James Laxer (Jim), a professor in the Department of Equity Studies in the Faculty of Liberal Arts & Professional Studies, died suddenly and unexpectedly from a heart attack in Paris on Feb. 23.
Jim Laxer was born in Montreal, on December 22, 1941 to Edna May (née Quentin), a social worker, and Robert Laxer, a psychology professor, both political activists. He grew up in a Communist household in Toronto during the McCarthy era, a history he chronicled in his memoir Red Diaper Baby.
He received a Bachelor of Arts degree from the University of Toronto and Master of Arts (following approval of his thesis French-Canadian Newspapers and Imperial Defence, 1899–1914 in 1967) and Doctor of Philosophy degrees from Queen’s University. He was an active student journalist both at The Varsity at the University of Toronto and later at the Queen’s Journal and was elected president of Canadian University Press in 1965
In the late 1960s, with economist Mel Watkins and others, Laxer played a central role in the founding of the left-wing nationalist movement within the New Democratic Party (NDP), that became popularly known as the “Waffle”. In 1971, he ran for the leadership of the NDP and came in second behind David Lewis.
After the Waffle disbanded, Laxer became an influential academic, author, columnist and television personality. He wrote more than 25 books on the Canadian economy, Canadian politics, free trade, the oil and gas industry and Canadian history, including Staking Claims to a Continent, the number one national bestseller Tecumseh and Brock: The War of 1812, Stalking an Elephant: My Discovery of America (published by the New Press in New York as Discovering America), and The Border: Canada, the U.S., and Dispatches from the Forty-Ninth Parallel. In the 1980s, he hosted a current affairs show called The Real Story, which aired on TVOntario, and was the host of the 1986 National Film Board six-part documentary series, Reckoning: The Political Economy of Canada, for which he won a Gemini Award.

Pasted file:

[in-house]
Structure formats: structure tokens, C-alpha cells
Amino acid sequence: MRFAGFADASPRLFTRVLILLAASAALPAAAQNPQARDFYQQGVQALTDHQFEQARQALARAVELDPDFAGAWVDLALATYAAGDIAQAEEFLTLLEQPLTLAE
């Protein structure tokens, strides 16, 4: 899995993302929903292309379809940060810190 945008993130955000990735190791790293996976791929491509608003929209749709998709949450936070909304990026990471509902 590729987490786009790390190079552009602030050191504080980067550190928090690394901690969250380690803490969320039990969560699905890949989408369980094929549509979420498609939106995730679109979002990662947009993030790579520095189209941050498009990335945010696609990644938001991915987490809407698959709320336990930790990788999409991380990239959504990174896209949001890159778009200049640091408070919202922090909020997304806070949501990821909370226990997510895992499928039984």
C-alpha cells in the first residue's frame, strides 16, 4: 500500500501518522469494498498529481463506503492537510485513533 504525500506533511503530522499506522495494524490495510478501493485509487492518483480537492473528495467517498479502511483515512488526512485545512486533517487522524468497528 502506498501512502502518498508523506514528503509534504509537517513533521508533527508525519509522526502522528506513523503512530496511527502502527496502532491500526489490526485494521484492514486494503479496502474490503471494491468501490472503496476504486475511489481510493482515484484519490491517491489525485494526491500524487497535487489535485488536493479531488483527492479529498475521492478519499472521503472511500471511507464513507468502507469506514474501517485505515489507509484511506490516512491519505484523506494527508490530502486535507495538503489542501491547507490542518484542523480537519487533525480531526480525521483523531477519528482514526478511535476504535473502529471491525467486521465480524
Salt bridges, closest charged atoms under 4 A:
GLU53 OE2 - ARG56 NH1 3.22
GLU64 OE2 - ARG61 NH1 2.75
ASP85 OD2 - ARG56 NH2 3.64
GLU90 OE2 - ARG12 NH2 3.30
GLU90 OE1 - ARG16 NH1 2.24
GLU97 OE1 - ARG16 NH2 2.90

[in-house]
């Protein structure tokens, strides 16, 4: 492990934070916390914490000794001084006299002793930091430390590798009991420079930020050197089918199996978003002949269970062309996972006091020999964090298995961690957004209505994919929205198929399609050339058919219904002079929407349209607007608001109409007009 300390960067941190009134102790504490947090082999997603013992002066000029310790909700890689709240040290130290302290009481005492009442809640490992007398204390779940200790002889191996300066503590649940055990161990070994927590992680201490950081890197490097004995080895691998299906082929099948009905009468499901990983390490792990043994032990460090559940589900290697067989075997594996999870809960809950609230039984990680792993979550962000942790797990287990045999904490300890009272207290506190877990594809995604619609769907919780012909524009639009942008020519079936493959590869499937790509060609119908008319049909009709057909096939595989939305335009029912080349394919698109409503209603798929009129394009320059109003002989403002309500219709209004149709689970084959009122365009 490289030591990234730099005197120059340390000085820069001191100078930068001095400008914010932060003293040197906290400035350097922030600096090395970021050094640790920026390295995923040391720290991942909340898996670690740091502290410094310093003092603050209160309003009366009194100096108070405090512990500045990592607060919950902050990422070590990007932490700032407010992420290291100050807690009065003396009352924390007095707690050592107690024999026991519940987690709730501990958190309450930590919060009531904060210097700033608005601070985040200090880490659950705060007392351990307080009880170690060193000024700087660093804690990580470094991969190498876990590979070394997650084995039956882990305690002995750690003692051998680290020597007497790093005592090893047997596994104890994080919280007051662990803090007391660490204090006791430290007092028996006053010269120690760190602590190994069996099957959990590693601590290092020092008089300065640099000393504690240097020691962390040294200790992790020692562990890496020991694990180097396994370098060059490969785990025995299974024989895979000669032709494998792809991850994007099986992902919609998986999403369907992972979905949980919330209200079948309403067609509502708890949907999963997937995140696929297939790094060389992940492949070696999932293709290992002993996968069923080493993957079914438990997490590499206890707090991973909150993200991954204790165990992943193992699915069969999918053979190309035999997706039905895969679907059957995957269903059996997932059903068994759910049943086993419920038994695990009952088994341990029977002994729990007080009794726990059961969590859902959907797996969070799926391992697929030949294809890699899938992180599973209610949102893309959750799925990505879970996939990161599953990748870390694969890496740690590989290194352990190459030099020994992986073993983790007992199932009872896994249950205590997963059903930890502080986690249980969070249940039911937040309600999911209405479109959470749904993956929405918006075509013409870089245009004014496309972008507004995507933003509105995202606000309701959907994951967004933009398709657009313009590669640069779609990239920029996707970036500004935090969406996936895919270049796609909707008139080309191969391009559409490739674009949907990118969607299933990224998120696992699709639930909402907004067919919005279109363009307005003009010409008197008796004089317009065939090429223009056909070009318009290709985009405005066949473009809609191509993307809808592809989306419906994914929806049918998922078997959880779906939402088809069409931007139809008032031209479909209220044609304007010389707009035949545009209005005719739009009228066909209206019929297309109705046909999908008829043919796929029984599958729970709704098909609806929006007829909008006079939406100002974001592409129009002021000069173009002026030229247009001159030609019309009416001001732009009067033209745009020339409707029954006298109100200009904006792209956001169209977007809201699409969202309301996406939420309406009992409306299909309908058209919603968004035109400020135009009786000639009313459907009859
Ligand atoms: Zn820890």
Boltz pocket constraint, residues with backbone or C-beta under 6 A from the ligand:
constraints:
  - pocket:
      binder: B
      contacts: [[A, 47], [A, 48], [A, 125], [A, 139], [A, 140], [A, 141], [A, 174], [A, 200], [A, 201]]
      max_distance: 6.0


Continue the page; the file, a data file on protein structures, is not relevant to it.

Laxer was a full professor and taught political science in the Department of Equity Studies in the Faculty of Liberal Arts & Professional Studies at York University.
Laxer also served on the board of the advocacy organization the Council of Canadians for a number of years, a commitment shared by his father and brother. A prolific writer, Laxer’s work and opinion pieces have appeared in many Canadian newspapers and magazines and for several years he was a columnist for the Toronto Star. At the time of his death, Laxer was in Europe researching his next book on Canada’s role in the Second World War. His teaching, writing, activism and concern for greater equality and the future of Canada motivated him throughout his life.
His family described him as a loving and wonderful husband, father, grandfather and friend to many, with a huge heart and a tremendous sense of humour. He is survived by his spouse Sandy Price, four children, Michael, Kate, Emily and Jonathan, four grandchildren, Nathaniel, Julia, Benjamin and Robert and siblings Linda and Gord. He will be missed by his many colleagues and friends at York University and the hundreds of past and present students who benefited from his wisdom, teaching and mentorship.
A service to celebrate his life will be held on Saturday, March 3 at 10am in the Great Hall at Hart House, 7 Hart House Circle, Toronto. All are welcome.